In an interview for its June issue, Virginia Business interviewed University of Virginia President Teresa Sullivan about Massively Open Online Courses (MOOCs). University professors are teaching six MOOCs this year. On the positive side, Sullivan said, the experience is changing how the professors are teaching their classes on the Grounds and promoting the UVa brand around the world.
But there’s one knotty issue the university hasn’t worked out yet:
We have a special issue with the MOOCs, and that’s the honor system. It is known that, in the online environment, cheating is rampant. It’s been difficult to develop ways that you actually know who’s taking an exam.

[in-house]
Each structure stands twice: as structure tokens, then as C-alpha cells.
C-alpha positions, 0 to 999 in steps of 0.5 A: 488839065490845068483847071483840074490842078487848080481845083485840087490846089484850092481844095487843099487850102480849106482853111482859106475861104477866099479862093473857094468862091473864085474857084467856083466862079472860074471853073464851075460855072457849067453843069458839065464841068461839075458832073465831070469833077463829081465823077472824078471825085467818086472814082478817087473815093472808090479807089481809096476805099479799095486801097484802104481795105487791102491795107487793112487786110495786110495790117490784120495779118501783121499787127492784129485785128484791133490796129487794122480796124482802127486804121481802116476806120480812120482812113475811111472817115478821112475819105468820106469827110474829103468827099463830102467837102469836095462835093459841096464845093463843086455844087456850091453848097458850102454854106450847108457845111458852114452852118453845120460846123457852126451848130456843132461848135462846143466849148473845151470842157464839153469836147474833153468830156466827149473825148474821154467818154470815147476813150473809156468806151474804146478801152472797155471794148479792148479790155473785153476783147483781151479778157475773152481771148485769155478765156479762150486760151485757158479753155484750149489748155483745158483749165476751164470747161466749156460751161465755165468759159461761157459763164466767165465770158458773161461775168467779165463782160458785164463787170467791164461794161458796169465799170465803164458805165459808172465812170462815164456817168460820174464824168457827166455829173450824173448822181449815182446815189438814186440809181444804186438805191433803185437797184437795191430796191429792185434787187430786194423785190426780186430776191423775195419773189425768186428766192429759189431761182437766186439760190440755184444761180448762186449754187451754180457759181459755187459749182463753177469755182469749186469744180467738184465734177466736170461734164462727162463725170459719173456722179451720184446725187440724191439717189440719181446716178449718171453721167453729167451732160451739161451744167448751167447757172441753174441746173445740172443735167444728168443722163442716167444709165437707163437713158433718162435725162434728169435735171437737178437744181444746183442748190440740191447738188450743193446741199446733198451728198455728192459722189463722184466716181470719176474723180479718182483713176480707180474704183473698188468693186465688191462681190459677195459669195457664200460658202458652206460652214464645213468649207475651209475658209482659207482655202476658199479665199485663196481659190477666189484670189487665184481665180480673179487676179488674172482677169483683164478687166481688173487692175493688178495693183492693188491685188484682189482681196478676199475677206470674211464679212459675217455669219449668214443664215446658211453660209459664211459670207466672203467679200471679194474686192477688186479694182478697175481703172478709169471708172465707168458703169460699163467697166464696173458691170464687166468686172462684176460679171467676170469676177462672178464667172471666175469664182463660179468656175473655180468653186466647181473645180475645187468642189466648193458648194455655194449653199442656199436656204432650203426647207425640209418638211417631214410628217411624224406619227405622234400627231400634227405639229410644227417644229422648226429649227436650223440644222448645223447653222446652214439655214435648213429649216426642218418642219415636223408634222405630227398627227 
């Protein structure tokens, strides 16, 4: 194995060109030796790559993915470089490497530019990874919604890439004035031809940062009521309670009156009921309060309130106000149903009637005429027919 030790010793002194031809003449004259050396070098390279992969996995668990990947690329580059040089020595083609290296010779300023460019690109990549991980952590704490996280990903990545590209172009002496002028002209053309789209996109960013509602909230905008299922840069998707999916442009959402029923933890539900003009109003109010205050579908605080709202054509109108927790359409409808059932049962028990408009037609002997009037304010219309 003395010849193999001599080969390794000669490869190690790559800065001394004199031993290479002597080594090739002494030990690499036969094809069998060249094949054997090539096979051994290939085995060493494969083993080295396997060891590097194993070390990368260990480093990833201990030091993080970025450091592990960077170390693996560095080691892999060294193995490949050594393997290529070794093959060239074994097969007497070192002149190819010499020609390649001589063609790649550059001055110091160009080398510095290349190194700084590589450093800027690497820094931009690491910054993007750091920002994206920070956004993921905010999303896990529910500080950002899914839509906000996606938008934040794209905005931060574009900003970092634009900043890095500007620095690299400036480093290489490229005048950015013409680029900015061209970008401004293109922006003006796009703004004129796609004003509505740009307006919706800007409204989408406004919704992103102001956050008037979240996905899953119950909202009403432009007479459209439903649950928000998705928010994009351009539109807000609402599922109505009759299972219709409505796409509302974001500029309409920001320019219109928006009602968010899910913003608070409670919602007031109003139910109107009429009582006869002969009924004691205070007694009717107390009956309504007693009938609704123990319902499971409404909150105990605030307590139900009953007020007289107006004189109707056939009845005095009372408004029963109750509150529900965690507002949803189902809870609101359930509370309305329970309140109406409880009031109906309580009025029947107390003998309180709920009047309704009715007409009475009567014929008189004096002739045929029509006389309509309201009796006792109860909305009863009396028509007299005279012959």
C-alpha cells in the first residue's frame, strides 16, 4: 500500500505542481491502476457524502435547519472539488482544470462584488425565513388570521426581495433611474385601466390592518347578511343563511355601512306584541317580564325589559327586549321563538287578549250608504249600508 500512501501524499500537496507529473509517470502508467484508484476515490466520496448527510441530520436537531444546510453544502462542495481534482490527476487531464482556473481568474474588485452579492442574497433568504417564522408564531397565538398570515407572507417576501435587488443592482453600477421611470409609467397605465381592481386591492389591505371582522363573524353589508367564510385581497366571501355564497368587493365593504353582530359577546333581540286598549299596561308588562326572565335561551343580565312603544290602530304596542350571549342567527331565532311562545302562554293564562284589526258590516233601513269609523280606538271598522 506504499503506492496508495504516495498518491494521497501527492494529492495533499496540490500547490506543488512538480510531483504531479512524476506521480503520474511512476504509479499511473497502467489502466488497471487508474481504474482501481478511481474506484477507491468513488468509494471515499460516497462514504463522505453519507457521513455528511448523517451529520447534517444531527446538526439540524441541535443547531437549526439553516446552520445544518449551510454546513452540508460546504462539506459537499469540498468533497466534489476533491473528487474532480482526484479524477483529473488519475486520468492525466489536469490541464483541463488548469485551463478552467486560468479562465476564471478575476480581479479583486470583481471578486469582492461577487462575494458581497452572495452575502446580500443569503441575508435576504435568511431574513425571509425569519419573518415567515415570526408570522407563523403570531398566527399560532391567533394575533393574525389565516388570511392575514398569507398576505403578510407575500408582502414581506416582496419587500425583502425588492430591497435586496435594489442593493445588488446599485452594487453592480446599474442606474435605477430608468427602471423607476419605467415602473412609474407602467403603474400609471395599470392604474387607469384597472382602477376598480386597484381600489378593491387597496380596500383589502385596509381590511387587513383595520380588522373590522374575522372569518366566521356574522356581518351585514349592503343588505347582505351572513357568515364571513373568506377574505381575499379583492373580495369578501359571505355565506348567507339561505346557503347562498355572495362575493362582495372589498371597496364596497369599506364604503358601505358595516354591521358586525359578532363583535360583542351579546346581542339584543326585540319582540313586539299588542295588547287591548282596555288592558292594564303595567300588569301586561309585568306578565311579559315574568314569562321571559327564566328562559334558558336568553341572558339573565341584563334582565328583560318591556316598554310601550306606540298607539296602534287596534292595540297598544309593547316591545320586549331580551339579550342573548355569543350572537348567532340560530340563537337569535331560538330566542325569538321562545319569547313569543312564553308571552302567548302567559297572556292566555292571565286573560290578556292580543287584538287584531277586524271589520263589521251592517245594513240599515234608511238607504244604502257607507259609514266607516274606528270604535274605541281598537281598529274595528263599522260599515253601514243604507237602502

That’s a legitimate quandary. As far as I’m concerned, the honor code is sacred. Inviolable. It’s a bastion against moral decay and it cannot be compromised. The University of Virginia has systems in place on the Grounds to indoctrinate students and enforce the code. That system cannot possibly be replicated for 20,000 people taking a course around the world.
UVa may have to settle for two standards — one for students physically enrolled at the university and one for everyone else. Unfortunately, if the university cannot vouch for the integrity of online students, it will be understandably reluctant to grant them degrees, as Georgia Tech plans to do in a program I posted about recently. It’s a big issue to work out.